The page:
Praava Health raises $10.6M to increase access to quality healthcare in Bangladesh – TechCrunch

Silvana Sinha (third from left), founder and CEO of Prava Health, at one of the company's healthcare centers

Silvana Sinha (third from left), founder and CEO of Prava Health, at one of the company’s healthcare centers

Before launch Prava Health, A company that combines telemedicine with physical clinics, Silvana Sinha had a successful career in international law, including working as a foreign policy advisor for Barack Obama’s 2008 presidential campaign, and working for the World Bank in Afghanistan . While visiting Bangladesh for a family wedding in 2014, Sinha had a “lightbulb moment” when her mother died after an operation at a top private hospital.

“When I had this experience with my mother, I saw that there was really no amount that could get you access to quality healthcare in Bangladesh,” she told TechCrunch.

“I really felt that despite the country’s progress, and a middle-class population of 40 million people, that there really aren’t very good options for excellent health services,” he said. “You have thousands of people go abroad every year and billions of dollars a year outside the country to access better health services.”

Born and raised in the United States, Sinha moved to Bangladesh in 2015 to begin work on Prava. Today the company is announcing the Series A Prime Round, raising $ 10.6 million in total. Prava has claimed that its growth has tripled every year since it started services in 2018, and now serves 150,000 patients. In 2020, it processed 75,000 COVID-19 trials in-house.

Prava Health's Patient Portal App

Prava Health’s Patient Portal App

Prava’s supporters include a list of prominent angel investors: former Central Intelligence Agency director and United States Army General David Petraeus, who also invested in Prava’s seed round; Esther Dyson, executive founder of Wellville; SBK Tech Ventures; Dr. Jeremy Link, Consultant for Digital Health for Singapore’s Agency for Science, Technology and Research; Co-founder and CEO of Iora Health, Drs. Rushika Fernandopul; And Geoff Price, co-founder and chief operating officer of Oak Street Health.

The company has a major medical center in Dhaka, the capital of Bangladesh, and a network of 40 small clinics across the city. Prior to expanding into the country’s second largest city, Chittagong, Prava plans to open more clinics in Dhaka.

Its “brick-and-click” model, including online counseling, also allows patients across the country to reach out. Virtual healthcare accounts for about 40% of Prava’s services, including telemedicine and an online pharmacy.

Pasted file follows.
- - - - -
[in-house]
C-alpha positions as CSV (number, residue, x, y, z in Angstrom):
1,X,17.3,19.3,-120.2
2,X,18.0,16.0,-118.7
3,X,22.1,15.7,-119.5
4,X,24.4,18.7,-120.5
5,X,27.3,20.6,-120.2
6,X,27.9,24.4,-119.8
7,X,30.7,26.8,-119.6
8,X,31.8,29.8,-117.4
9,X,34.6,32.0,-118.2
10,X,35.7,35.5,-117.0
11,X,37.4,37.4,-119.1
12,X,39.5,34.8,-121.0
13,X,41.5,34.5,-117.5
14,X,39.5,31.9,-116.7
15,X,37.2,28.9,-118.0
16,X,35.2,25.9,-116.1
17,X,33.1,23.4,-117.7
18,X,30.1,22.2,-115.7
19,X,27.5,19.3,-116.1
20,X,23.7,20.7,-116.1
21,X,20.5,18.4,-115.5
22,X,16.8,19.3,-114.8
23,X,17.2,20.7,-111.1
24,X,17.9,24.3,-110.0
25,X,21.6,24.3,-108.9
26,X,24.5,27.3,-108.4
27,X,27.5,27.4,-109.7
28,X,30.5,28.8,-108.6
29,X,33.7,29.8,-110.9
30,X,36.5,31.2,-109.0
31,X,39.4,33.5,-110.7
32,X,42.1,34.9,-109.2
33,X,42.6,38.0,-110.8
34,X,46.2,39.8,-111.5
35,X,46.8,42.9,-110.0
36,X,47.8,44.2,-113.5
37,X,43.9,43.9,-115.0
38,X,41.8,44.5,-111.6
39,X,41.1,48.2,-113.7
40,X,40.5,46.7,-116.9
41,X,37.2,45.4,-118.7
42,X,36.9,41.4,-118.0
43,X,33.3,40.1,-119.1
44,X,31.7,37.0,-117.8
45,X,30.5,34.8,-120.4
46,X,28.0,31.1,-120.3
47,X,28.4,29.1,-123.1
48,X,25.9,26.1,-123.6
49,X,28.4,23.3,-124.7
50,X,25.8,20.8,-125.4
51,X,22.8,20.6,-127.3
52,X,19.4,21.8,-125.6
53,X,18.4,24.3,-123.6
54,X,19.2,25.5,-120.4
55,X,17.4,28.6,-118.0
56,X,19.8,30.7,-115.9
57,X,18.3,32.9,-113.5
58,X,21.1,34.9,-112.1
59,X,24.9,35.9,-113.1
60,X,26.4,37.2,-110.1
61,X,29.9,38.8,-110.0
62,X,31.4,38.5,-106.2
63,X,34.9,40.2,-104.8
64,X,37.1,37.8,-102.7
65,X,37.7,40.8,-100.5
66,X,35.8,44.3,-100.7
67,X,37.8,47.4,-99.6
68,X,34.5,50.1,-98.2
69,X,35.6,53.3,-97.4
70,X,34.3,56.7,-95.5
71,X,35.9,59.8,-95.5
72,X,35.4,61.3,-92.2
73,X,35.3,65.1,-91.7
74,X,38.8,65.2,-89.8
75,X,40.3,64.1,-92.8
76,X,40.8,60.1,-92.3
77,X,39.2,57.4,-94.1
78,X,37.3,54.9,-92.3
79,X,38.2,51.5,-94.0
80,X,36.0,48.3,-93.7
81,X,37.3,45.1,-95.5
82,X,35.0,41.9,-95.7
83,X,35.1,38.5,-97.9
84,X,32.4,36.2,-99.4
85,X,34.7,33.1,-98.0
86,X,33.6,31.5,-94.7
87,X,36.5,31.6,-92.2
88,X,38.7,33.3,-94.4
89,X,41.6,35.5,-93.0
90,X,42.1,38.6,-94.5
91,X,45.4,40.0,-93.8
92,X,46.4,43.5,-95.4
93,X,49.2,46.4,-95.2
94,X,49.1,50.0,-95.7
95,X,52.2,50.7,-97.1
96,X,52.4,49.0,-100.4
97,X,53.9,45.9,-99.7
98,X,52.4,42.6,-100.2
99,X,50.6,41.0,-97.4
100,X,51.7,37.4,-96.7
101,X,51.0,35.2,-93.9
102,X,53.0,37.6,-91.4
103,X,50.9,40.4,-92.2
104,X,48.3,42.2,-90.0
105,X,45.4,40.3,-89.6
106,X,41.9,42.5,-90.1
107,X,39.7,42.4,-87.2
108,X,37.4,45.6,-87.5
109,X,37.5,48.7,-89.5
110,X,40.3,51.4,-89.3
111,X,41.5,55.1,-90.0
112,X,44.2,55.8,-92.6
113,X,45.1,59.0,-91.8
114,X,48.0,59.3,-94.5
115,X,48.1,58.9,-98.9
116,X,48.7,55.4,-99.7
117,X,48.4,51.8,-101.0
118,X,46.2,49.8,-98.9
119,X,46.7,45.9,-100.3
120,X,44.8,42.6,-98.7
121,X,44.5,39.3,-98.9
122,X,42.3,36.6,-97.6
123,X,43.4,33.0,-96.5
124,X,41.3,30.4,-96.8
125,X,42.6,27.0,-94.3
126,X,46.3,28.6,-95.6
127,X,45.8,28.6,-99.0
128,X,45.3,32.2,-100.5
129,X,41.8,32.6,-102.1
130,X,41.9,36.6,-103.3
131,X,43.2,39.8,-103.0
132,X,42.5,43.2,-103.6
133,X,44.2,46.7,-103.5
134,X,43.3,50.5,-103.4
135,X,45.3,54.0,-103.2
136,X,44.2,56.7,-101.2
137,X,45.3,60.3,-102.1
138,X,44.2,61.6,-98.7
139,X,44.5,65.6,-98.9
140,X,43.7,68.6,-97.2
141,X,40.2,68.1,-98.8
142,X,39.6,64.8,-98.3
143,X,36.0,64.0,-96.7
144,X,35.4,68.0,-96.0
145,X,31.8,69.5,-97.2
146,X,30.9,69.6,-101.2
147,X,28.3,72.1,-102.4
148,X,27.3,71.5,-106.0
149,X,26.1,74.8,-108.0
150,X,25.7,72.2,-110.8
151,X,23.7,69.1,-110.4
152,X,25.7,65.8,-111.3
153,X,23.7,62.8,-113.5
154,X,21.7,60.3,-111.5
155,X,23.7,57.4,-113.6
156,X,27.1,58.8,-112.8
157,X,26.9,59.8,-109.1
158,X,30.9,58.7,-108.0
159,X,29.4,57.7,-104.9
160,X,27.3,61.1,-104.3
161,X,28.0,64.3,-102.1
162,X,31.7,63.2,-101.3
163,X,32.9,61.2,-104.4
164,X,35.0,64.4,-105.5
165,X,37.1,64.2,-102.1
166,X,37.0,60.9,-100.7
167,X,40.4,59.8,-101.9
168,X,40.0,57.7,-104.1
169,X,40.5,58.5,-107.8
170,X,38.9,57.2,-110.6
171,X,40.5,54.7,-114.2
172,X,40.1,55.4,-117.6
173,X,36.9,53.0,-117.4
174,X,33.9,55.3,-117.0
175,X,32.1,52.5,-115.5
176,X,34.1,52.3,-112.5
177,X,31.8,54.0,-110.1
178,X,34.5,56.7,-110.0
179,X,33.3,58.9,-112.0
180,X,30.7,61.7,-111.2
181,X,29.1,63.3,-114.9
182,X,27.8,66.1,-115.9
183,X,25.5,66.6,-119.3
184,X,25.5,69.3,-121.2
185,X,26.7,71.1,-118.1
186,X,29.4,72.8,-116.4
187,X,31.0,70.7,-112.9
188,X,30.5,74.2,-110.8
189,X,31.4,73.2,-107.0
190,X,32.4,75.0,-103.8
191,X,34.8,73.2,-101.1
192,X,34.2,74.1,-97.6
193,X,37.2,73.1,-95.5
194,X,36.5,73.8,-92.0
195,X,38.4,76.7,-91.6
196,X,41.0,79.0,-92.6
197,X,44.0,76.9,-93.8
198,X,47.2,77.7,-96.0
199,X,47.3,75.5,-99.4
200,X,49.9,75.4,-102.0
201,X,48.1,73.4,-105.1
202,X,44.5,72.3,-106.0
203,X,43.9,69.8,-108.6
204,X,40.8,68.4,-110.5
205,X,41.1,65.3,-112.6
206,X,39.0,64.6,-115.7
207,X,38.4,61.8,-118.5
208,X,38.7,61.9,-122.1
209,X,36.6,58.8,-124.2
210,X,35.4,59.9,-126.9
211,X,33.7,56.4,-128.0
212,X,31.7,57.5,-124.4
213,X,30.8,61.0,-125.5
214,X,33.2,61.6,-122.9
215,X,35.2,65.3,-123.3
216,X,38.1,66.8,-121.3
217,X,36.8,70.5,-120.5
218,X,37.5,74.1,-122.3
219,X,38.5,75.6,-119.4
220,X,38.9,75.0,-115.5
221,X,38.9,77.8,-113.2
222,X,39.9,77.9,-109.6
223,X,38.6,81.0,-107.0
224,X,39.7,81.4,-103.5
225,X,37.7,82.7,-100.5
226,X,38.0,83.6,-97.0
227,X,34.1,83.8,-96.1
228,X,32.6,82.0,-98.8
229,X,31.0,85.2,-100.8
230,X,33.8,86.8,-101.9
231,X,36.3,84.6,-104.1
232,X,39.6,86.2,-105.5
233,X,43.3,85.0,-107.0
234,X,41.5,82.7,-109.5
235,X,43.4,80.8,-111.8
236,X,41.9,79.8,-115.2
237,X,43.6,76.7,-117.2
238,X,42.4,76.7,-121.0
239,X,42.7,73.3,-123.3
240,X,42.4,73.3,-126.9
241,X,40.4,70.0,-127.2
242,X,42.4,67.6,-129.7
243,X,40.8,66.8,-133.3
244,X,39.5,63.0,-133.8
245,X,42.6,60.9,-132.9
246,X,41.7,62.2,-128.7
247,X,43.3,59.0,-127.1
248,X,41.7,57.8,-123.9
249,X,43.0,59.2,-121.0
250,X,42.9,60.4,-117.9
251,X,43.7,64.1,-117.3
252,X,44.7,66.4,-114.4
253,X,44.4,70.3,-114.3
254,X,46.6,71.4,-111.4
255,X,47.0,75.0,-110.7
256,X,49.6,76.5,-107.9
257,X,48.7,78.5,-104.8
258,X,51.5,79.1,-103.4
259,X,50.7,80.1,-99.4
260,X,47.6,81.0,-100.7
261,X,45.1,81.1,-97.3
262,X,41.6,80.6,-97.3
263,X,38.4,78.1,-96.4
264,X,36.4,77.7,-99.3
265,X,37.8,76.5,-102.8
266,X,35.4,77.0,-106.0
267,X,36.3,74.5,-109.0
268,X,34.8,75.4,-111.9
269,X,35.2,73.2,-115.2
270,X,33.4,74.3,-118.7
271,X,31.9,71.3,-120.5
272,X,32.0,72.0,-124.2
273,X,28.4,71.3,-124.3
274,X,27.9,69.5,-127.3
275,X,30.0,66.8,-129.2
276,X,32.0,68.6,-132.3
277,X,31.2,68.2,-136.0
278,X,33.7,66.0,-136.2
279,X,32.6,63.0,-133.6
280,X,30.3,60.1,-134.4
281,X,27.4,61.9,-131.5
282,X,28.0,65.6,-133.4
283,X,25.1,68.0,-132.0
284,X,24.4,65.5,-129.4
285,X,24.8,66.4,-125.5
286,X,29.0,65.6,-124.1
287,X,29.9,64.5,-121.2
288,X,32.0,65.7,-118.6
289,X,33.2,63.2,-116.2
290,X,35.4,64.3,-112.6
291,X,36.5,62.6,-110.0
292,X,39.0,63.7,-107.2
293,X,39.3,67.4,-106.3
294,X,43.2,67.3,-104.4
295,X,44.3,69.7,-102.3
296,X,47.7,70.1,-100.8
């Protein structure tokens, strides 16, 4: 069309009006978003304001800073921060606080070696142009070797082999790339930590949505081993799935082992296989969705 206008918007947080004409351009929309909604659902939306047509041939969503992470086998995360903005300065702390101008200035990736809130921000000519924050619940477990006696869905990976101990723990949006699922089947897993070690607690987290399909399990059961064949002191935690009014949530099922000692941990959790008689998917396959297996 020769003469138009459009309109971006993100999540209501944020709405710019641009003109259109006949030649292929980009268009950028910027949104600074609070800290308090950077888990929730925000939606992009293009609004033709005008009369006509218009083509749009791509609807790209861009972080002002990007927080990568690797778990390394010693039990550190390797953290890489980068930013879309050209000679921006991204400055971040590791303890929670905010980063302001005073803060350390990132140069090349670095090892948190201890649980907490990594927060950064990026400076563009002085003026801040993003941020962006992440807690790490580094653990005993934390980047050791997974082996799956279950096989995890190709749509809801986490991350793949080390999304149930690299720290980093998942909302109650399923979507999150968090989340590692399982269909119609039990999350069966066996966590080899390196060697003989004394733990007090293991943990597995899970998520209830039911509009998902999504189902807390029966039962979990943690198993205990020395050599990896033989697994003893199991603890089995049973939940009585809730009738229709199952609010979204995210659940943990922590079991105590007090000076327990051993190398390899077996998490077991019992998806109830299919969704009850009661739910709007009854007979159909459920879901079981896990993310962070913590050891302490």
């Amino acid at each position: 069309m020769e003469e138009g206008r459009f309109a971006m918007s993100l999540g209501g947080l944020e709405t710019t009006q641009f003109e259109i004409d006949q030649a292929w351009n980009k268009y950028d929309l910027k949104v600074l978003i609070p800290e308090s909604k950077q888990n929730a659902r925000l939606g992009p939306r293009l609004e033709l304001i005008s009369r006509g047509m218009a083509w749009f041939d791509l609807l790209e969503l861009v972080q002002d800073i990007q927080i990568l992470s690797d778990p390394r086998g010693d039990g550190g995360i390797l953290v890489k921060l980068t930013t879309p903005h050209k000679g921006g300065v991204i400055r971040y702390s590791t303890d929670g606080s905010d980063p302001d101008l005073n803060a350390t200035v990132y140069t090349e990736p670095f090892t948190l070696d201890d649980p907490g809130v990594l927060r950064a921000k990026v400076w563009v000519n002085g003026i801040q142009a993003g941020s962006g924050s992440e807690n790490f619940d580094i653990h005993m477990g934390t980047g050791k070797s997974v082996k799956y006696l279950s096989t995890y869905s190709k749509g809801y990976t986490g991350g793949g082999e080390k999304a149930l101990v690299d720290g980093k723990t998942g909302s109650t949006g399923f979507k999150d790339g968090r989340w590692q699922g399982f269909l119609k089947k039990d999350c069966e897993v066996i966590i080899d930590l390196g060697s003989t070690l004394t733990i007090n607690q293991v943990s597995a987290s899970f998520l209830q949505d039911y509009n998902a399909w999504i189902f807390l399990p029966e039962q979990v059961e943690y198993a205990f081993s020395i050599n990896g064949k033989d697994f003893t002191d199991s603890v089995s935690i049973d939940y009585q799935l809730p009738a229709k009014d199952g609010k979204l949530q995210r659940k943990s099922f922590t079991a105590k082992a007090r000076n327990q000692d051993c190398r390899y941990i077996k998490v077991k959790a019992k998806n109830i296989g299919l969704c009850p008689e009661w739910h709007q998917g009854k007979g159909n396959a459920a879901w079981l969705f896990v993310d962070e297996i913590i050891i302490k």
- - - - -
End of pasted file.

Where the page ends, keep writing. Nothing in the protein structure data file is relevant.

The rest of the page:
Bangladesh is one of these Fastest growing economies in the world, But there is a huge shortage of health workers for its 170 million people. World Health Organization estimates There are only 3 physicians and 1 nurse for every 10,000 people, and most work in urban hospitals, even though 70% of Bangladesh’s population is in rural areas. This means that people often travel long distances for consultations that can last less than a minute.

“One of the things we see telemedicine really helps is that patients outside Dhaka need to find out if they too need to take that trip,” Sinha said. ”

The company found that in more than 80% of cases, especially primary care, its providers are able to address a patient’s online needs. In the remaining 20% ​​of cases, they would ask them to come to a clinic in Prava, which offers a wide range of outpatient services, imaging and lab diagnostics, and a pharmacy.

At the onset of the COVID-19 epidemic, approximately 90% of PRAVA consultations were occurring virtually, although clinic visits have increased again. Most of Prava’s doctors are full-time salaried employees and one of its goals is to create a deep provider-patient relationship, with appointments typically lasting about 15 minutes.

Sinha said, “I think technology is the future of health, there is no doubt about it.” “But when it comes to seeing a doctor and the kind of health care we need during our lifetime, technology is not able to change completely.”

Between Bangladesh’s public health system and more expensive private hospitals, the majority of Prava patients currently pay per visit, and are priced at market rates. It has also introduced a subscription plan with a flat rate for unlimited access to services.

Sinha said that this is a very new type of model in Bangladesh, where only 1% of people have health insurance, mainly for hospitalization.

He added, “This is our experiment to introduce value-based care to the region, so we’re very excited about the product, but it’s a new product and we hope to take it more in the coming years, ” They said. “It has already picked up a lot in the last year, because I think people are more health conscious and corporations are more willing to invest in the health of employees.”

With its new funding, Prava will focus on creating a “super app” for patients, to consolidate all its digital services into one mobile app. There are also plans to open 10 more healthcare centers in Dhaka, before expanding to Chittagong. Prava’s “brick-and-click” model may scale in other emerging markets, but it plans to focus on Bangladesh for the next few years.

Sinha said, “170 million people are there to take the first care. “So we’re really focused on this market for now.”